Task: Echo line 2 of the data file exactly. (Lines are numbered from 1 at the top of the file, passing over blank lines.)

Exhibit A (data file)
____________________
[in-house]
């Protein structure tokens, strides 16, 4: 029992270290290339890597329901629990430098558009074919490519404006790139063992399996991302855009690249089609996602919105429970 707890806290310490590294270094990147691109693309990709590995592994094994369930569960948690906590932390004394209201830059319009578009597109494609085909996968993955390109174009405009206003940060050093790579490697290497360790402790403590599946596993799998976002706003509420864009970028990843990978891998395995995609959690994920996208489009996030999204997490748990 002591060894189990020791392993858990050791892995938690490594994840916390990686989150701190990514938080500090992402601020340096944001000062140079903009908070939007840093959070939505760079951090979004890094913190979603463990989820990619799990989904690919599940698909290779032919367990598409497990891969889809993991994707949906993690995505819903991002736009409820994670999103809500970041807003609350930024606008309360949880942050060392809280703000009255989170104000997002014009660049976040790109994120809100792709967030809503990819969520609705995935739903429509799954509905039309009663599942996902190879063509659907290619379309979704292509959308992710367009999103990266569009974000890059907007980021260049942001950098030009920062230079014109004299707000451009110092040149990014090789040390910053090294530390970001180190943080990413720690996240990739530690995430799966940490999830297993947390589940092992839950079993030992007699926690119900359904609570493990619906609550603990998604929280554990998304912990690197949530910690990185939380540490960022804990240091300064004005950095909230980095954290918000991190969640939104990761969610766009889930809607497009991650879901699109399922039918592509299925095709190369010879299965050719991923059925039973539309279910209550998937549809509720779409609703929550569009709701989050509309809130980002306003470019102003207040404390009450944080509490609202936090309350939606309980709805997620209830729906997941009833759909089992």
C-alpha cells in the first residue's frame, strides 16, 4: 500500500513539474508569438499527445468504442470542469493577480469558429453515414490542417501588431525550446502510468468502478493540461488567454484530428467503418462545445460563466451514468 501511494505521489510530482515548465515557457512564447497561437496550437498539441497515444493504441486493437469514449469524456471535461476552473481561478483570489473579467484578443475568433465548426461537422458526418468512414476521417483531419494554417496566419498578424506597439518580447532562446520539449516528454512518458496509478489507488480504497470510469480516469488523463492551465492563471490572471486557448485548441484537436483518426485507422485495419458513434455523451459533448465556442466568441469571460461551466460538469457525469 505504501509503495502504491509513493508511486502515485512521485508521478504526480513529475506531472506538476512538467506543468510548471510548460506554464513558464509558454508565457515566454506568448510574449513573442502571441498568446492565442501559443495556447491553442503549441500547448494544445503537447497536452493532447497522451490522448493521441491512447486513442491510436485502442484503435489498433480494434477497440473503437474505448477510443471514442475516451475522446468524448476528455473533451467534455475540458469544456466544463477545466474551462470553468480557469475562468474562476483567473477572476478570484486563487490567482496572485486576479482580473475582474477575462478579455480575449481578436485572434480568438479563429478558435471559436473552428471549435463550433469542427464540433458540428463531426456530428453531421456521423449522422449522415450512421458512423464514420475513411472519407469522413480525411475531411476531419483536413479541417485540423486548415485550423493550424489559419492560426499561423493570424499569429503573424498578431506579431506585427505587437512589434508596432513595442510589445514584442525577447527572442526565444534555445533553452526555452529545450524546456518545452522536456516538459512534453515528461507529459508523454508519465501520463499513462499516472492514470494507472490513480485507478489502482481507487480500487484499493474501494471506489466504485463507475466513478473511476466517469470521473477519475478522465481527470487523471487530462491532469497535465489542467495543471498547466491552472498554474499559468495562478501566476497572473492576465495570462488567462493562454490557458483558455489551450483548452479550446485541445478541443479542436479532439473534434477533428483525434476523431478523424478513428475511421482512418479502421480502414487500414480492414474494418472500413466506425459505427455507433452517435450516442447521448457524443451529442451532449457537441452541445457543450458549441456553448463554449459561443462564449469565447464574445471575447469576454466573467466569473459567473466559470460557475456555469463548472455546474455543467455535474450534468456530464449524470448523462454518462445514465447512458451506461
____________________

């Protein structure tokens, strides 16, 4: 029992270290290339890597329901629990430098558009074919490519404006790139063992399996991302855009690249089609996602919105429970 707890806290310490590294270094990147691109693309990709590995592994094994369930569960948690906590932390004394209201830059319009578009597109494609085909996968993955390109174009405009206003940060050093790579490697290497360790402790403590599946596993799998976002706003509420864009970028990843990978891998395995995609959690994920996208489009996030999204997490748990 002591060894189990020791392993858990050791892995938690490594994840916390990686989150701190990514938080500090992402601020340096944001000062140079903009908070939007840093959070939505760079951090979004890094913190979603463990989820990619799990989904690919599940698909290779032919367990598409497990891969889809993991994707949906993690995505819903991002736009409820994670999103809500970041807003609350930024606008309360949880942050060392809280703000009255989170104000997002014009660049976040790109994120809100792709967030809503990819969520609705995935739903429509799954509905039309009663599942996902190879063509659907290619379309979704292509959308992710367009999103990266569009974000890059907007980021260049942001950098030009920062230079014109004299707000451009110092040149990014090789040390910053090294530390970001180190943080990413720690996240990739530690995430799966940490999830297993947390589940092992839950079993030992007699926690119900359904609570493990619906609550603990998604929280554990998304912990690197949530910690990185939380540490960022804990240091300064004005950095909230980095954290918000991190969640939104990761969610766009889930809607497009991650879901699109399922039918592509299925095709190369010879299965050719991923059925039973539309279910209550998937549809509720779409609703929550569009709701989050509309809130980002306003470019102003207040404390009450944080509490609202936090309350939606309980709805997620209830729906997941009833759909089992």